Driverless travel is gathering pace and you have nothing to fear, say industry experts
The role of automation was thrust into the spotlight after a driverless Uber car in the US killed a pedestrian but experts told a panel discussion in Hong Kong that the technology will work out
Does the thought of driverless travel give you nightmares?
Automation will “sort itself out” was the message from industry experts discussing the future of travel on Thursday as driverless technology expands in Hong Kong and around the world.
The role of automation and driverless cars was thrust into the spotlight earlier this week after a self-driving Uber car killed a pedestrian in Arizona. But despite such tragic mishaps, design experts, academics and leaders in the travel and transport industries taking part in a Hong Kong panel discussion backed the technology to work.
“Someone was killed the other day in a driverless, autonomous car, but I am sure hundreds were killed in a car driven by a driver as well,” argued Professor Rahim Tafazolli, head of the Centre for Communication Systems Research at the University of Surrey in Britain.
Rail passengers in Hong Kong have already had a taste of the future as full automation exists on the MTR’s South Island Line which operates with driverless trains. The 7.4-kilometre (4.6-mile) line, which has five stations, opened in December 2016.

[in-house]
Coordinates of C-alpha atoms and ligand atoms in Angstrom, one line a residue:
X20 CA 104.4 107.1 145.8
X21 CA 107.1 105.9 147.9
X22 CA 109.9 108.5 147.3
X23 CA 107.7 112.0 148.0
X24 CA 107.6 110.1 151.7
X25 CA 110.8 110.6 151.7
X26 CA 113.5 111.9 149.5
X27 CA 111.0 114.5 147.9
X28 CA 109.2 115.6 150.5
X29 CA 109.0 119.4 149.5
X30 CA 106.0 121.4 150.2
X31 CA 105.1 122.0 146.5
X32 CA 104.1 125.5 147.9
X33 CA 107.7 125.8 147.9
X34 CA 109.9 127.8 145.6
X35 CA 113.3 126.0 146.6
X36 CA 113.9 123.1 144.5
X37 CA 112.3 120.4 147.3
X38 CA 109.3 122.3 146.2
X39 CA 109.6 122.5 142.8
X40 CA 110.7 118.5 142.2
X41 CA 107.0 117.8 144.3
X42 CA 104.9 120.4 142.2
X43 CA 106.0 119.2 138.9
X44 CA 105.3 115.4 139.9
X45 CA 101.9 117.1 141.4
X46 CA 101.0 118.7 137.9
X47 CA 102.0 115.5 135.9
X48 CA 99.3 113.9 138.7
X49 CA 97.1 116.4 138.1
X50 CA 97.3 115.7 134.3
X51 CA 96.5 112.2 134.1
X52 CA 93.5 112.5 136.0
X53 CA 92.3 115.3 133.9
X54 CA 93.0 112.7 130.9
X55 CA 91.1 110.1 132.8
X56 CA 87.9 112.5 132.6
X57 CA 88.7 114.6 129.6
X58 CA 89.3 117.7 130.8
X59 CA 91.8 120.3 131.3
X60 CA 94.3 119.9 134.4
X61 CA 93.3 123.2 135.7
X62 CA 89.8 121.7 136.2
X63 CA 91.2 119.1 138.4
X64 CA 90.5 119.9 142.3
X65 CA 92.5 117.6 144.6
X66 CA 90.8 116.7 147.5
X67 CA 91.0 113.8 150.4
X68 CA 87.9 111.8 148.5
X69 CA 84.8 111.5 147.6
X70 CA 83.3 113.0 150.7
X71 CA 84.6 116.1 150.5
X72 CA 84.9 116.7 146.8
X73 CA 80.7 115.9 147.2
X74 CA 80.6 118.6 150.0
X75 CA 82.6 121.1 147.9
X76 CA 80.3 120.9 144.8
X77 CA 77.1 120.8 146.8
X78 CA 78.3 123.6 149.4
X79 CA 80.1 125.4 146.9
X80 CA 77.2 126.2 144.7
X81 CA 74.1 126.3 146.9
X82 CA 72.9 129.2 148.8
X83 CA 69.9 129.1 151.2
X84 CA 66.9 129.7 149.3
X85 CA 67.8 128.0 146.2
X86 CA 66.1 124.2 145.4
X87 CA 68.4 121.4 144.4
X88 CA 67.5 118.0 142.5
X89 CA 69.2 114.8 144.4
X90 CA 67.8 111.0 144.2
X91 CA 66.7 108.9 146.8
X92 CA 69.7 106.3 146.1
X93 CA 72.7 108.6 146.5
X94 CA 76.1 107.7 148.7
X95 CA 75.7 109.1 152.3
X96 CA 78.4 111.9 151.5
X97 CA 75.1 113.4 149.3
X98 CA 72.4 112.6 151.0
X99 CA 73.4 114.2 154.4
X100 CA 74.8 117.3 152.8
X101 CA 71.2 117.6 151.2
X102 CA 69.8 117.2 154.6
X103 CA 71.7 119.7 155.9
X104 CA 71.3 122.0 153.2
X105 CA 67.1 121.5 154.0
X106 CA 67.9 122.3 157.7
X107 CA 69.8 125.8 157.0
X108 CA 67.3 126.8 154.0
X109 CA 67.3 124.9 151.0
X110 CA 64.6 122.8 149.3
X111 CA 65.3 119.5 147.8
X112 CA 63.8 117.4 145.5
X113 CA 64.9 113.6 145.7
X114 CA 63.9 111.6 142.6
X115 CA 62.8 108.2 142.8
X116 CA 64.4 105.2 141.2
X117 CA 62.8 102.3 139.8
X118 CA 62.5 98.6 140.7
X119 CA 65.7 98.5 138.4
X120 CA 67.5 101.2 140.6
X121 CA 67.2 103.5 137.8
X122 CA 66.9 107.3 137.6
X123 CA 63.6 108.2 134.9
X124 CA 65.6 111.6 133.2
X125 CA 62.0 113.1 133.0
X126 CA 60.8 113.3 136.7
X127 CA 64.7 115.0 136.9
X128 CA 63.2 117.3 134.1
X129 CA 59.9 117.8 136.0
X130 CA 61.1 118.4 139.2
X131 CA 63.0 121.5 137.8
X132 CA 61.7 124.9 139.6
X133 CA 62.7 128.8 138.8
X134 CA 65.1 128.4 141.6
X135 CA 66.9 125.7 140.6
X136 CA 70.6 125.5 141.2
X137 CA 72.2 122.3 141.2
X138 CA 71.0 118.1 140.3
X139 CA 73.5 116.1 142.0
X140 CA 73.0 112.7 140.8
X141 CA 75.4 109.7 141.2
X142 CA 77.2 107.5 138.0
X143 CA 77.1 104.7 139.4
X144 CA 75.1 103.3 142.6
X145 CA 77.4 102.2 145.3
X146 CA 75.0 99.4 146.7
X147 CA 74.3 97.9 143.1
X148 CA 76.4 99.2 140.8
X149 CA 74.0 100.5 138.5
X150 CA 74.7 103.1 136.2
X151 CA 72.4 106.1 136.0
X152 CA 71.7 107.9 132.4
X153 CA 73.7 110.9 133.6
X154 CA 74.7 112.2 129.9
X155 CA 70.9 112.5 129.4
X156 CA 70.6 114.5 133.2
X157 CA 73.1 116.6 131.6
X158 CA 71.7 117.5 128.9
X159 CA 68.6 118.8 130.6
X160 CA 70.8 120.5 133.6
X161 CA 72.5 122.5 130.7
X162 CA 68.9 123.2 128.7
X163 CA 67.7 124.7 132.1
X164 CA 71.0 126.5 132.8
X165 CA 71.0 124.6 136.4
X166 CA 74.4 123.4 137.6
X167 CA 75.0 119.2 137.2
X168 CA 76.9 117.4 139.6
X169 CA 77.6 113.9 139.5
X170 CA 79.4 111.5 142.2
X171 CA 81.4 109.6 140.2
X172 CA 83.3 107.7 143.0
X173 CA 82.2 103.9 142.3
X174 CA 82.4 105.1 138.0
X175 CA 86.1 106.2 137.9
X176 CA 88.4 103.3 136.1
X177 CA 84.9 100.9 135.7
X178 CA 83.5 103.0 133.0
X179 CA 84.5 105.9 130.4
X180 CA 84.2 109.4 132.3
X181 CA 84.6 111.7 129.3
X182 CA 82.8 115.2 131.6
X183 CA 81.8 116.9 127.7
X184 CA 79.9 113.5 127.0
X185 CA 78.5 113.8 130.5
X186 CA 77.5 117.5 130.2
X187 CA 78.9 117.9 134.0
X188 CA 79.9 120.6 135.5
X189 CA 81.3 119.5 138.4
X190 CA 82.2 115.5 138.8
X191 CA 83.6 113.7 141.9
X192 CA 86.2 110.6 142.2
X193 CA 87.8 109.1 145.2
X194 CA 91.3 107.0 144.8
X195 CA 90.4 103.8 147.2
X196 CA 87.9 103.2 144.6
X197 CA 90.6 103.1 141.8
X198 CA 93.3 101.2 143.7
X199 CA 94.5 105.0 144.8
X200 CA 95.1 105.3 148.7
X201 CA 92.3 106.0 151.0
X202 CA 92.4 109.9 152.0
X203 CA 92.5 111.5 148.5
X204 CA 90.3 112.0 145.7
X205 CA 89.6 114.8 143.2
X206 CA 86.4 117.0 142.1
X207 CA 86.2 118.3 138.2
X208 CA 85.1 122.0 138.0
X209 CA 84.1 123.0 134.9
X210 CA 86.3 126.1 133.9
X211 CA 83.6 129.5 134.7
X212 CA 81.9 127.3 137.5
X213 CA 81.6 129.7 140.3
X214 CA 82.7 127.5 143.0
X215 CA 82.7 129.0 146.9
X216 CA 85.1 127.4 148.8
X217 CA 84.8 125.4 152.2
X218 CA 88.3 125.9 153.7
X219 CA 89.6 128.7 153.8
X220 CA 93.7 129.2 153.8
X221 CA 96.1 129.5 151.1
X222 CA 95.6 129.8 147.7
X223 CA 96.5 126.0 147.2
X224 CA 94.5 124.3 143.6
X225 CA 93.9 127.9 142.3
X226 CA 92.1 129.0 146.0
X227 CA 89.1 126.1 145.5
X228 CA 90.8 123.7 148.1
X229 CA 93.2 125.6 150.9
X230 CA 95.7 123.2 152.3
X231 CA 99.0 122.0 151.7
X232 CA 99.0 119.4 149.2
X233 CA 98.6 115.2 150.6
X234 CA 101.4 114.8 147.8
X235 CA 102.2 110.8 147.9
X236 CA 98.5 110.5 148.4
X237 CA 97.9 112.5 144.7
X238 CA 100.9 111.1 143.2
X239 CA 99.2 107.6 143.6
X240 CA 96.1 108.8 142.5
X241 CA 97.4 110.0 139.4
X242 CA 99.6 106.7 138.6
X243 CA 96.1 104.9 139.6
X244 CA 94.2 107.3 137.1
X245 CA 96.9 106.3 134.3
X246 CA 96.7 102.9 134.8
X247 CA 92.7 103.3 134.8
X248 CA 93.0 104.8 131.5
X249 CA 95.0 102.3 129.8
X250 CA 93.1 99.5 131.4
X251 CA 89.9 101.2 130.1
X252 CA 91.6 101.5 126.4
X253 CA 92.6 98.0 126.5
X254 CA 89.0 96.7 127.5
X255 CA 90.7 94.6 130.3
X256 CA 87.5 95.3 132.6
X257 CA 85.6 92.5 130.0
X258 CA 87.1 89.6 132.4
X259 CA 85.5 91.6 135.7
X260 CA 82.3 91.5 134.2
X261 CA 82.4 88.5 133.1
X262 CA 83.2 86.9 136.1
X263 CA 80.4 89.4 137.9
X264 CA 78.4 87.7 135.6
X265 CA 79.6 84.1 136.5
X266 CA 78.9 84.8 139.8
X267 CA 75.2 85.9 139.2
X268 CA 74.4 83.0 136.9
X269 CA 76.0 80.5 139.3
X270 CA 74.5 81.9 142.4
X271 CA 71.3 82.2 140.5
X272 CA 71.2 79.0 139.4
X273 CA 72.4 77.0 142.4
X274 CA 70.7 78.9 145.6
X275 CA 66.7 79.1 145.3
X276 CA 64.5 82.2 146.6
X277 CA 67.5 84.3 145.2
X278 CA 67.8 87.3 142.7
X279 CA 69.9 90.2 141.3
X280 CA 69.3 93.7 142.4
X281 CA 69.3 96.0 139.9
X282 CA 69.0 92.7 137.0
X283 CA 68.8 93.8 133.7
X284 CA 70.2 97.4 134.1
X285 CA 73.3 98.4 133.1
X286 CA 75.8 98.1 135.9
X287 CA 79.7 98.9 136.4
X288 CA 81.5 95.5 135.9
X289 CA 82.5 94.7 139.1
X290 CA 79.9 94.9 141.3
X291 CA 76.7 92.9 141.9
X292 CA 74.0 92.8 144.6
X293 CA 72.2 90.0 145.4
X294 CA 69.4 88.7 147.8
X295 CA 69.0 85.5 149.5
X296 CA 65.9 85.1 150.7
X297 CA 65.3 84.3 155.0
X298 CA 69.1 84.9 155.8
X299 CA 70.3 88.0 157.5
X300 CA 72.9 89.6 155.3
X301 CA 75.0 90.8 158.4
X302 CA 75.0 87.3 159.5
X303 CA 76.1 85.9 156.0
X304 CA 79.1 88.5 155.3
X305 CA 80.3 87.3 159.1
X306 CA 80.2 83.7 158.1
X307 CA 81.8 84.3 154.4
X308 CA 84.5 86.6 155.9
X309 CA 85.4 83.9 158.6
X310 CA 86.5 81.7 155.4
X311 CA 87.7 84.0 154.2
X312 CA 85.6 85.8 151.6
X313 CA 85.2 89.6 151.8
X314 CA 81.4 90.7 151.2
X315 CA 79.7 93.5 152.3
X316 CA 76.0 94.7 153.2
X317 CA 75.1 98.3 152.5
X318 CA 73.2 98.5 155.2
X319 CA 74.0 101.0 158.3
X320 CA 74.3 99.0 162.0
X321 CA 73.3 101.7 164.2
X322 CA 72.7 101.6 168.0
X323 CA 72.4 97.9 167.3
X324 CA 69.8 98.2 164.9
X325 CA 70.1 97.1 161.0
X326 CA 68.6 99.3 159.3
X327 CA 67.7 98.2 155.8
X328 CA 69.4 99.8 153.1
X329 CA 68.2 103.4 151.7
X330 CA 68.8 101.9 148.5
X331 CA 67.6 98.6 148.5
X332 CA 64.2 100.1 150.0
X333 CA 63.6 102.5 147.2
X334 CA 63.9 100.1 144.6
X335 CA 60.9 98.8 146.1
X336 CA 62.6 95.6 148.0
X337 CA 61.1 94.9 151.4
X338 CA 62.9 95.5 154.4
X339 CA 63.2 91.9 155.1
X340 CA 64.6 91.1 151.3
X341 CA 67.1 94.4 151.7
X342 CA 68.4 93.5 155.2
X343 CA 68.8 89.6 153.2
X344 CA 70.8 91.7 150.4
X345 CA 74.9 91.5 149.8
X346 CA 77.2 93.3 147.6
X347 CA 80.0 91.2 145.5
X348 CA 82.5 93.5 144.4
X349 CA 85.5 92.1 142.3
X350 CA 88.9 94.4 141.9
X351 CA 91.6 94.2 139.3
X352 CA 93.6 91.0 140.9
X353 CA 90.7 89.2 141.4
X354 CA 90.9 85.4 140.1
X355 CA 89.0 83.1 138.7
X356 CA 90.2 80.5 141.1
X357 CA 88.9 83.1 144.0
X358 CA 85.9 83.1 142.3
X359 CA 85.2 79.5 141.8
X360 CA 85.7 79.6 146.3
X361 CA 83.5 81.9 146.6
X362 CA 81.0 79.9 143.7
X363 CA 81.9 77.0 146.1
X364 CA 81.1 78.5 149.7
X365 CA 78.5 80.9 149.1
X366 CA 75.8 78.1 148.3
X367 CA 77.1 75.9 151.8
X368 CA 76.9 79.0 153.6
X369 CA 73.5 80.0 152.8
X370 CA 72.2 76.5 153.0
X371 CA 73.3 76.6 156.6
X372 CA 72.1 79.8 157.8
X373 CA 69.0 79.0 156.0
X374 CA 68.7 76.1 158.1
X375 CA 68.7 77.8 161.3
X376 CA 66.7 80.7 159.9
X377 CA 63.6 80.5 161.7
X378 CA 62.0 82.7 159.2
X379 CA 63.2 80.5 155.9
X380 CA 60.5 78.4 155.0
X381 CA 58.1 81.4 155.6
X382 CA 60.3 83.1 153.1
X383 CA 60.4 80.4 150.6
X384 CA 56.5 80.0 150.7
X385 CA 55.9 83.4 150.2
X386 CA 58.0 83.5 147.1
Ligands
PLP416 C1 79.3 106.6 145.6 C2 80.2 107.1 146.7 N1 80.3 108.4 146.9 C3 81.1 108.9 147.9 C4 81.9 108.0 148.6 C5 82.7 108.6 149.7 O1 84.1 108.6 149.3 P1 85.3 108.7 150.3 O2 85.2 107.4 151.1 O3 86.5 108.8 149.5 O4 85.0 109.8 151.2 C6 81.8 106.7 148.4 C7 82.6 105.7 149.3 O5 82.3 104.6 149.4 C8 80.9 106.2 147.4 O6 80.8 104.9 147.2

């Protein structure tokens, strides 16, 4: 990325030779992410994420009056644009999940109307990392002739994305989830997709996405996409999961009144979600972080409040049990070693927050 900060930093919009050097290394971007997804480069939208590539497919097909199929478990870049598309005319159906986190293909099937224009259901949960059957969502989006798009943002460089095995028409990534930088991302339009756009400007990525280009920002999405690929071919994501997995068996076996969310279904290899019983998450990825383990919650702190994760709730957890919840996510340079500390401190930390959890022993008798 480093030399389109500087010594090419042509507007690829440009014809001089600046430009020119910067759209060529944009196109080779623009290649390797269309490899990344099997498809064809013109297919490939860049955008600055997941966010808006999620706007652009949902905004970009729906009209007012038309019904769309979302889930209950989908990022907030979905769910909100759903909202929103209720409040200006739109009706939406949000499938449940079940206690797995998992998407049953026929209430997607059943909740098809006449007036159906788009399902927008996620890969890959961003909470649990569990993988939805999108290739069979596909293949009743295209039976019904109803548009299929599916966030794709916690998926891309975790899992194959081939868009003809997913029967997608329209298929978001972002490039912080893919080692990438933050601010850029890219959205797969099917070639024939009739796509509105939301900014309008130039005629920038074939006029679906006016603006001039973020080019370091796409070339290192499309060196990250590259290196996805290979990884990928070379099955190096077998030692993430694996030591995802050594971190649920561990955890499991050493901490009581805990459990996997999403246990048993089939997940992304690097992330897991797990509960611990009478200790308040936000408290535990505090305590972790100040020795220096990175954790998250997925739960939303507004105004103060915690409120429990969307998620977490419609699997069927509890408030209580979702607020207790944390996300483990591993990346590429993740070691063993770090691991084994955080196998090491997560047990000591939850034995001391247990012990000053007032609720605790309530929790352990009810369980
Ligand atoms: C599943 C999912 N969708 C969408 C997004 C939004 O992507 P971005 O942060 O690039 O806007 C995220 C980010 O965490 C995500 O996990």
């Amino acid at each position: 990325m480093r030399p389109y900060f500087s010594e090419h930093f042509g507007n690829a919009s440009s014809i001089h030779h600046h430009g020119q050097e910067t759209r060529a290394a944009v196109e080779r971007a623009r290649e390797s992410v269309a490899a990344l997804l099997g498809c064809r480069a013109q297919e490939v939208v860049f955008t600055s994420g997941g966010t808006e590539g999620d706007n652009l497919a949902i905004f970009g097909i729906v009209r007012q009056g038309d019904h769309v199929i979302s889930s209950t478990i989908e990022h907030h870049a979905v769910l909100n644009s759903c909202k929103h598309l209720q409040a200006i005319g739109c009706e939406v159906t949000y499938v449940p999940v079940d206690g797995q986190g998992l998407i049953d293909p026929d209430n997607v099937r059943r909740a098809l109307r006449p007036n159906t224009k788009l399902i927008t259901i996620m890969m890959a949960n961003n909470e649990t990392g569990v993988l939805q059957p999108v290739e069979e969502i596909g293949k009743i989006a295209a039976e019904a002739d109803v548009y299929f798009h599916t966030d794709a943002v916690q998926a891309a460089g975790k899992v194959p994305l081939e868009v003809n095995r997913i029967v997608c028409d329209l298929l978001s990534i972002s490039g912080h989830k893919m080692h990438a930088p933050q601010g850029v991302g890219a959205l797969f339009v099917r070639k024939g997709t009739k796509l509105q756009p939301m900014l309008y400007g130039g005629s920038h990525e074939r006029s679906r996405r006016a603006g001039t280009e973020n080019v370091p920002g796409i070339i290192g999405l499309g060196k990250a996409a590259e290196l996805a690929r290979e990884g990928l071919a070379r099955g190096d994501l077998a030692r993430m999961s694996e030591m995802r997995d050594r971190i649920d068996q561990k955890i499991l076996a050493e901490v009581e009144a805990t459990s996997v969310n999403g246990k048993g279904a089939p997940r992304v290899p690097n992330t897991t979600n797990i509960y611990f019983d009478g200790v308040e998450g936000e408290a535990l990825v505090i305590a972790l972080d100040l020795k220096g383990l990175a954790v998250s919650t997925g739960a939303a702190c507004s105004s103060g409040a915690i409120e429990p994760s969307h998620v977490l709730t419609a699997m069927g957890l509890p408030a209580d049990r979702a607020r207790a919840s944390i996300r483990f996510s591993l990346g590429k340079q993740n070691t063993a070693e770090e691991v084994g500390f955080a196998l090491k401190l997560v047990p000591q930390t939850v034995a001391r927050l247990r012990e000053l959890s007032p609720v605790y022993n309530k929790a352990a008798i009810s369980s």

MTR Corporation chairman Frederick Ma Si-hang, who chaired the discussion, said automation would play a key role in his industry in tackling a shortage of train drivers as the network expanded.
“It’s increasingly difficult to hire young people to be train drivers. Our drivers are not allowed to carry iPhones on duty. These days, some of our young people do not like that. As a result, we have a problem hiring train drivers,” Ma said.
He stressed there was no “definitive plan” yet but “the future direction is probably fully automatic operations in Hong Kong”.
Paul Priestman, of global transport design practice PriestmanGoode, said the difficult interim period facing automation would pass and its advancement would not stop.
“I have a healthy respect for it. And it will happen and the benefits are tremendous,” he told the discussion, which was part of British trade event the Great Festival of Innovation.
Another area facing staff shortages at various levels is the aviation sector. Smaller airlines are struggling to retain pilots and recruit new ones as the sector continues to expand at pace.
However, British Airways chairman and CEO Alex Cruz doubted that fully automated, pilotless planes would exist in his lifetime. The technology “is there”, he said, but “it will take a really long time before we [even] move into the next stage of single pilot operations”.
From a safety certification perspective in aviation, it takes time to move from one stage of development, he said. “The next stage is not zero pilots it’s one pilot,” Cruz said.
“I think it will take a significant amount of time before we, humans, are completely convinced that all the safety aspects of a higher degree of in-flight automation of aeroplanes are fully addressed.”